Perhaps the first thing to know about Yin and Yang – a foundational principle of Traditional Chinese Medicine – is that we’ve all been pronouncing it incorrectly for a very long time.
Yang does not rhyme with “bang,” “sang,” or “clang,” but has a softer “ahng” sound.
“I used to pronounce it that way as well,” says Dr. Leara Graves, L.AC, DIPL.AC., with Resilient Health Acupuncture. “My Chinese professors swiftly corrected me. But it’s OK. That’s just the American accent, that’s all.”
According to Dr. Graves, the concept of Yin and Yang is deeply entrenched in Chinese culture and medicine. Both are separate entities that nonetheless depend upon – and complement – each other.
“If Yin and Yang are not in balance within the human structure, symptoms will soon appear, along with disorders and disease,” Dr. Graves says.
Dr. Graves, a licensed massage therapist and a certified Yoga instructor, knows of what she speaks, having earned her Doctorate in Acupuncture and Chinese Medicine from the Pacific College of Health and Science.
In acupuncture, the opposing principles of Yin and Yang are paramount and correspond to infinite functions of the human body.
Yin, for example, is equated with cold temperatures, Dr. Graves says. Yang hot.
“When balanced in the human body – that’s warmth,” she explains. “We are warm-blooded mammals.”
Likewise, Yin is associated with downward motion, Yang with upward movement.
“When balanced, we would call that circulation,” Dr. Graves says.
Dr. Graves cites hypothyroidism and hyperthyroidism as primary examples. These medical conditions relate to muted and overactive thyroid glands, respectively. Hypothyroidism, she says, is often associated with Hashimoto’s Disease, and occurs when the body does not produce enough thyroid hormone, leading to fatigue, numbness in the hands and fingers, weight gain, and a host of other symptoms.
“Hypothyroidism is considered a Yin disease,” Dr. Graves says. On the Yang side of the scale is hyperthyroidism, linked to the condition known as Graves Disease, involving excessive production of the hormone that results in a rapid heartbeat, weight loss, and anxiety.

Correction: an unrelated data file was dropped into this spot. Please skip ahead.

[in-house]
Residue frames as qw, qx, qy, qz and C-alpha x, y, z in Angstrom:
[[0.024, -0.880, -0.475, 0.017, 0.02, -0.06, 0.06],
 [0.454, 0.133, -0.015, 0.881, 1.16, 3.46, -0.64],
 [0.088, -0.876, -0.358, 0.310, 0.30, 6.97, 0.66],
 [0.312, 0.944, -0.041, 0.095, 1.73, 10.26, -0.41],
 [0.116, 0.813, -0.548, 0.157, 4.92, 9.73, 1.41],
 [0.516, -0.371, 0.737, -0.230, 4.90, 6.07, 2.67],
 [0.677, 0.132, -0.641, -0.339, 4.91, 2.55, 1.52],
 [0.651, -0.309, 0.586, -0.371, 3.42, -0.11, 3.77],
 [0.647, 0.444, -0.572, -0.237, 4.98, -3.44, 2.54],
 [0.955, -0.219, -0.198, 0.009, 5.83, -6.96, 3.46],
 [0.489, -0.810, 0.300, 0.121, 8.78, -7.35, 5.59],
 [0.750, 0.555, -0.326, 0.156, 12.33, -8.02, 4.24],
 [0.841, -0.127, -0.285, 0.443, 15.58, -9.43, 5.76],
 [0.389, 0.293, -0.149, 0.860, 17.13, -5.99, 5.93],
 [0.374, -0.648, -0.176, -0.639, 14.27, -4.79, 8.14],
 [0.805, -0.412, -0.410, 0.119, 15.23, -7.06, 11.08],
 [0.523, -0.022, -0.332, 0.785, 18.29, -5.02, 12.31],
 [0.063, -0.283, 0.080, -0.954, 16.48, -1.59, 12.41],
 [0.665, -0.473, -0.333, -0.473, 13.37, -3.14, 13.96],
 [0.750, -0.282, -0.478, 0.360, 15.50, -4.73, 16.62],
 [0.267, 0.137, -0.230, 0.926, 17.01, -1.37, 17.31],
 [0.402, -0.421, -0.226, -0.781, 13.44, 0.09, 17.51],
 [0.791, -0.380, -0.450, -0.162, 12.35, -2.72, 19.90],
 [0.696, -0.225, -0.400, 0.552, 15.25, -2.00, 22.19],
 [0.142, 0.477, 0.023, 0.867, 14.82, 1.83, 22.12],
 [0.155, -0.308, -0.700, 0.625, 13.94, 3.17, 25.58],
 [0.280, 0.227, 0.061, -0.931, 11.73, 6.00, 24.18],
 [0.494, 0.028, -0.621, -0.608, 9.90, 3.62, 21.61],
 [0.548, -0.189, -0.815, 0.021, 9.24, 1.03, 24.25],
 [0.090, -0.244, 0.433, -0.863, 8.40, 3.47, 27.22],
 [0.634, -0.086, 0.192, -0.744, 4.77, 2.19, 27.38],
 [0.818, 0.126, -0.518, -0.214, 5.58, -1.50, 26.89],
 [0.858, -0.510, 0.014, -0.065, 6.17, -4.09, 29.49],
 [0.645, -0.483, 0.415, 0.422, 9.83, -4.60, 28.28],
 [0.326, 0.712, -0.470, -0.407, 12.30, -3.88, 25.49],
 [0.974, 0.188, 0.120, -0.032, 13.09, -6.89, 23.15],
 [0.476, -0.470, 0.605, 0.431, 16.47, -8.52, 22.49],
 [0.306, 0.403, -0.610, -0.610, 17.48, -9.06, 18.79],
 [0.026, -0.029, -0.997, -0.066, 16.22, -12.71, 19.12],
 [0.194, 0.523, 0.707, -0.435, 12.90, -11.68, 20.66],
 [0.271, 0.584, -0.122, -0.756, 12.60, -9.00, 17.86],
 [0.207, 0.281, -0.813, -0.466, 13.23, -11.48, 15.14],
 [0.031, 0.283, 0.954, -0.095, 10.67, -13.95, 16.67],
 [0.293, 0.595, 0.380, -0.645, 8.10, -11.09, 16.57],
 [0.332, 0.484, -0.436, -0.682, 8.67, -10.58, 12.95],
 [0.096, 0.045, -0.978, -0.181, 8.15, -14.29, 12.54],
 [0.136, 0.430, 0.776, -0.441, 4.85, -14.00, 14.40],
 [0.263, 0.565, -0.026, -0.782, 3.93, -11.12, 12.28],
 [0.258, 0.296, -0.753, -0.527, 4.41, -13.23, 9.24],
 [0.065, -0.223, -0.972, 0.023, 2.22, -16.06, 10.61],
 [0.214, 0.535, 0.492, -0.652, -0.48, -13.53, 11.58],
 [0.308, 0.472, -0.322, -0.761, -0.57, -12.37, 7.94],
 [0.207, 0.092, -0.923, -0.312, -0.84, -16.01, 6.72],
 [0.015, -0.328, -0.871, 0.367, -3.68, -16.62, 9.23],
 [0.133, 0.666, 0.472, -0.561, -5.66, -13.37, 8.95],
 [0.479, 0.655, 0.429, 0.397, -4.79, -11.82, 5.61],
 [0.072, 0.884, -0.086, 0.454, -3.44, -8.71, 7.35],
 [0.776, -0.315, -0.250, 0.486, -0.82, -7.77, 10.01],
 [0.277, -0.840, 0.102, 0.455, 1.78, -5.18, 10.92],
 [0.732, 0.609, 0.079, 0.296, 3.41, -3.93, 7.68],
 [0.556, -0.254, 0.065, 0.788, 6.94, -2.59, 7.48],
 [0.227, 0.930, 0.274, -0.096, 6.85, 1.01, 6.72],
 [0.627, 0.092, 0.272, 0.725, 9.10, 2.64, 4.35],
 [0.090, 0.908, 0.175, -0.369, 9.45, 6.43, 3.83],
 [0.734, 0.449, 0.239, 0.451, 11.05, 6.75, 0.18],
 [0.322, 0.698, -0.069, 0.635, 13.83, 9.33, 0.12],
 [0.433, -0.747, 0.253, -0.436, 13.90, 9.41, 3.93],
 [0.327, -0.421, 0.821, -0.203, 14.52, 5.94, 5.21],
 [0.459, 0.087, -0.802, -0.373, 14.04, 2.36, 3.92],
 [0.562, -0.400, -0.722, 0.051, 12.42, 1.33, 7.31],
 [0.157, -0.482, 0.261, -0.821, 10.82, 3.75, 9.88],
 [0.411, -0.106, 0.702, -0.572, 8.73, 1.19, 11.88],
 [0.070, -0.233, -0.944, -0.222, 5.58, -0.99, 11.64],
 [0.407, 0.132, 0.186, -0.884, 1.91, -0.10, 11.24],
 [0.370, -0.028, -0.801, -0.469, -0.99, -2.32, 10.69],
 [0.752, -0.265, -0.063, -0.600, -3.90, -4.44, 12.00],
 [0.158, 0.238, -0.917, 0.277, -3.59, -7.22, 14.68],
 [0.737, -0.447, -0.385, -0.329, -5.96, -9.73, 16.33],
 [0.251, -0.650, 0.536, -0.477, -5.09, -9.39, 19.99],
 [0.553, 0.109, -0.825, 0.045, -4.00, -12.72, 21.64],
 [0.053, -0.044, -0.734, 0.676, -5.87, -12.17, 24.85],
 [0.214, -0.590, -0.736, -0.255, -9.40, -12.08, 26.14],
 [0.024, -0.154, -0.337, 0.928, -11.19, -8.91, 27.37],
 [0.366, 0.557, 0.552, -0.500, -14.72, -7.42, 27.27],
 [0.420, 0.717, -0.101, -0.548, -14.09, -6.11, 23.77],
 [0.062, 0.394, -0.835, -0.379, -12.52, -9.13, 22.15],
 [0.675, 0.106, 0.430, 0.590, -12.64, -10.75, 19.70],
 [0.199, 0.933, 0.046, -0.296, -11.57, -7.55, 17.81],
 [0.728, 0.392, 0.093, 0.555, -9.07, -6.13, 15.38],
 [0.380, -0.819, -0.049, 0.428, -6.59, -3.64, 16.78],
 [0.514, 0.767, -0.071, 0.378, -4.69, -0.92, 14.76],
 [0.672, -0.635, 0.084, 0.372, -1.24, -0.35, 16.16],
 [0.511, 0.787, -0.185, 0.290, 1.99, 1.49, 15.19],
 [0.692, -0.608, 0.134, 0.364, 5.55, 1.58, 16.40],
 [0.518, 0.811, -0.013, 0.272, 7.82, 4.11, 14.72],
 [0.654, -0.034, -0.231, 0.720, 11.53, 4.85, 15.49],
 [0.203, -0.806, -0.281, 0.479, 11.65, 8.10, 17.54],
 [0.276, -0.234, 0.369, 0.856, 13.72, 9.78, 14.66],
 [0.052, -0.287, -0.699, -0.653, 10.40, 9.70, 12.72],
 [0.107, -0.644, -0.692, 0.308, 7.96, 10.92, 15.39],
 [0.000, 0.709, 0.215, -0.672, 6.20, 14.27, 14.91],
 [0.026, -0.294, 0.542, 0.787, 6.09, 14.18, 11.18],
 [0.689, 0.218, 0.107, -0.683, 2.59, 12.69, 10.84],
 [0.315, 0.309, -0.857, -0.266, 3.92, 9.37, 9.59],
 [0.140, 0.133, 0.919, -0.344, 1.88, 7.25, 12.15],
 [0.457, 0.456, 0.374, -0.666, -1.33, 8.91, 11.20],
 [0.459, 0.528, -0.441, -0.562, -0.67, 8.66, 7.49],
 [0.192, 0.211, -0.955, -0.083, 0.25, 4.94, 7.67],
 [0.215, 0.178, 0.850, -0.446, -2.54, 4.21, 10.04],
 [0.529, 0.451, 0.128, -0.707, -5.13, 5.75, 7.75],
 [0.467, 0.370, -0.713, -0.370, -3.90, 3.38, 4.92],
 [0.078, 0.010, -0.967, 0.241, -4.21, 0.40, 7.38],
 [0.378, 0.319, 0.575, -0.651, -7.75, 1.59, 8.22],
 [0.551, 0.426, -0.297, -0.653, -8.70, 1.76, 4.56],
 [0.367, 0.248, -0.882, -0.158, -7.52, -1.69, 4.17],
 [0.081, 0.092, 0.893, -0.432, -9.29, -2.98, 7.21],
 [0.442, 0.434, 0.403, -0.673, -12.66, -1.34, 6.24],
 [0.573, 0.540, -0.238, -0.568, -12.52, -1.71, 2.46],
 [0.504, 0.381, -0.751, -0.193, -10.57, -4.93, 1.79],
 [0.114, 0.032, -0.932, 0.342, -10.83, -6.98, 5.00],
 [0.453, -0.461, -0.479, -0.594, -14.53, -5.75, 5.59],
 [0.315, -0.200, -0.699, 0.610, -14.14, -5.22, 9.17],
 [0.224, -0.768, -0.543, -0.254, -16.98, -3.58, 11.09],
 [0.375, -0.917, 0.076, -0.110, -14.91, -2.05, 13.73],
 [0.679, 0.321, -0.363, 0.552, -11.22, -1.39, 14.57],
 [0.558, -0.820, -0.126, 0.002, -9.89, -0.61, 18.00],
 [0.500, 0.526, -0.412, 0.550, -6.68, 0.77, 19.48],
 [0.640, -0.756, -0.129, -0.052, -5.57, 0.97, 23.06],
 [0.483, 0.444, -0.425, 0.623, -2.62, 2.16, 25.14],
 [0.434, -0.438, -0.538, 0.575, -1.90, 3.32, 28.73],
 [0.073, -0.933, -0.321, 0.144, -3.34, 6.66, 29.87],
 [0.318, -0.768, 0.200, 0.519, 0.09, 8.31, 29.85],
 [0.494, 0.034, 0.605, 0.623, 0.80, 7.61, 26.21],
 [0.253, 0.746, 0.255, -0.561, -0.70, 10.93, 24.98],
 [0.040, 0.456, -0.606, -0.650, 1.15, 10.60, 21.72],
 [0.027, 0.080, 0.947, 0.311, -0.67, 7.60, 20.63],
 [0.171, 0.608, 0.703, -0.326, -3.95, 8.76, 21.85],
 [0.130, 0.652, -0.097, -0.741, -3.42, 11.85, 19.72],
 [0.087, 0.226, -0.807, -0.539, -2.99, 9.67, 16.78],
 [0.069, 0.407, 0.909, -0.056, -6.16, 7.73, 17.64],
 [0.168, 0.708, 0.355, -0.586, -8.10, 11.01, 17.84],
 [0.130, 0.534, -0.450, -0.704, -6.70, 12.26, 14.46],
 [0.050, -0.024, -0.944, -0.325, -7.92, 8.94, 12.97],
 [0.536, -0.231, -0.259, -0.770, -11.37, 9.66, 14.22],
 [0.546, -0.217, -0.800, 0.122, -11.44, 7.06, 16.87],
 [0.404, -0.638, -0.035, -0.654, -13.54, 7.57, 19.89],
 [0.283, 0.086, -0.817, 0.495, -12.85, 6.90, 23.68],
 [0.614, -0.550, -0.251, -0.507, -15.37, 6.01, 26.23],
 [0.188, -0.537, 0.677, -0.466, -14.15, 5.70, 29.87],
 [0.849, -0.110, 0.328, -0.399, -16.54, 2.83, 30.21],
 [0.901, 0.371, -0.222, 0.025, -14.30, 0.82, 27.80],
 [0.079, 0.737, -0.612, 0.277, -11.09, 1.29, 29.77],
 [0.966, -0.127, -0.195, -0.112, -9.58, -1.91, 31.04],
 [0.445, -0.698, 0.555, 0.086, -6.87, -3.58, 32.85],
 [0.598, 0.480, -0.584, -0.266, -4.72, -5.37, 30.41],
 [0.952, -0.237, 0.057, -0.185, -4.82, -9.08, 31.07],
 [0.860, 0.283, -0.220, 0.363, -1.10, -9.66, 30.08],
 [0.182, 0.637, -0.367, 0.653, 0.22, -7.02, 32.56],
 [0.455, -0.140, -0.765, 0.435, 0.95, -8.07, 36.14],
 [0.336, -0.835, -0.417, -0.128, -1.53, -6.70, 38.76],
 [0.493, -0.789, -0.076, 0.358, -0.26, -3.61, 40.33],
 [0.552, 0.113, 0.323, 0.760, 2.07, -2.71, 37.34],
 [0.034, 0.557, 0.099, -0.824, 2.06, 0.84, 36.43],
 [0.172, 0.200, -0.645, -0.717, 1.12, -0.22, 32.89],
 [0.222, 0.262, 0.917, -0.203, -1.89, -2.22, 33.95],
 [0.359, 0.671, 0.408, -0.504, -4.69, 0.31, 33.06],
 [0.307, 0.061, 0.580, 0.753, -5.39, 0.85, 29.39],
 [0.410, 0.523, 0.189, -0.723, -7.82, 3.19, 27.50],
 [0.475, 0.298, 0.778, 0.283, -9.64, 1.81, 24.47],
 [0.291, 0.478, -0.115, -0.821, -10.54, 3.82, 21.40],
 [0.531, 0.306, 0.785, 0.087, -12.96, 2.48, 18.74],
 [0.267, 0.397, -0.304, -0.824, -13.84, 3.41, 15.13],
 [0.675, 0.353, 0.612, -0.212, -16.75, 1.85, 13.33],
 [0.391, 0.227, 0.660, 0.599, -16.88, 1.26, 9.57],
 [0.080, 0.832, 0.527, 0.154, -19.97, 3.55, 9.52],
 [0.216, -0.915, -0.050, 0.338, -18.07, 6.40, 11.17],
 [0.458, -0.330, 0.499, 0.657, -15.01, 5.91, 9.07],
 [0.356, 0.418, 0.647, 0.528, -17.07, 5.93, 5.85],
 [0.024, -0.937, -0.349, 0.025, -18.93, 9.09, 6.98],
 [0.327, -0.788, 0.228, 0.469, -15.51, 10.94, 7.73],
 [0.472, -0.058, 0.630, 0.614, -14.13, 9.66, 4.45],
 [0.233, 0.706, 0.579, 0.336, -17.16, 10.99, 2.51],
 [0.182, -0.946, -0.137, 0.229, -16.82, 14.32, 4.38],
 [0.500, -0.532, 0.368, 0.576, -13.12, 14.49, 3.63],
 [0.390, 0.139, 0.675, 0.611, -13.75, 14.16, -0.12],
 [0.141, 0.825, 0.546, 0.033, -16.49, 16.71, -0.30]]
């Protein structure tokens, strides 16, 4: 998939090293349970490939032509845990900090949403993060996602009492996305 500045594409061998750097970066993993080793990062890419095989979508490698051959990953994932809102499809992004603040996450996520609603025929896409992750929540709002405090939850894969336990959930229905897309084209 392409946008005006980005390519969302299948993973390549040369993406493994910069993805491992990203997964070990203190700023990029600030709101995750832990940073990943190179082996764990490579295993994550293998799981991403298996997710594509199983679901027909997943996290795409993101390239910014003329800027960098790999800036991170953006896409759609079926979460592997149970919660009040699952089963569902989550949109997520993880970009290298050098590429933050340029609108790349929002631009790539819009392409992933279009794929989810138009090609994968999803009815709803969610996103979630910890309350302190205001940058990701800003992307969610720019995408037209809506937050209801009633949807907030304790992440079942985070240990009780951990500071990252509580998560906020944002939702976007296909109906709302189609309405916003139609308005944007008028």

Yin is feminine, and Yang is masculine.
Yin is estrogen, Yang testosterone.
Alkalinity and Acidity. Anatomy and Physiology. Solid and Hollow.
Yin and Yang.
You get the picture.
According to Dr. Graves, these opposing forces must be balanced to achieve homeostasis – a stable equilibrium maintained by physiological processes.
Acupuncturists like Dr. Graves utilize special needles to strategically stimulate various points along the body’s energy pathways to bring Yin and Yang modalities back into balance. Using this framework, practitioners help patients identify disruptions in their body’s Qi – or vital energy – as a result of environmental factors or lifestyle choices. Personalized treatment plans can then be established to correct them.
At Resilient Health Acupuncture, when a patient seeks relief for migraines, treatment frequently targets acupuncture points in the legs. Yin – again, a downward force – is associated with the body’s lower energy pathways.
“And there’s the balance,” Dr. Graves says. “We’re using Yin points in the lower parts of the body to help balance the Yang of the migraine headache. Conversely, if there’s a Yang condition, we apply Yin modalities, and that creates balance.”
Dr. Graves recalls treating a 55-year-old woman who was experiencing hot flashes. Because Yang is equated with hot temperatures, she used Yin points to drain the heat, and achieved lasting success.
“It’s all about balance,” Dr. Graves says. “And that’s not just with acupuncture – but with any form of medicine.”
Dr. Graves, who endeavors to take an open “heart to heart” approach to healing with every patient, knows that some individuals are still hesitant to try acupuncture or Traditional Chinese Medicine.
“This is just one of the methods we can use to create balance,” she says. “But balance is the key to life, right? Here’s an option that can create that balance we need – along with other medicines. So… why not?”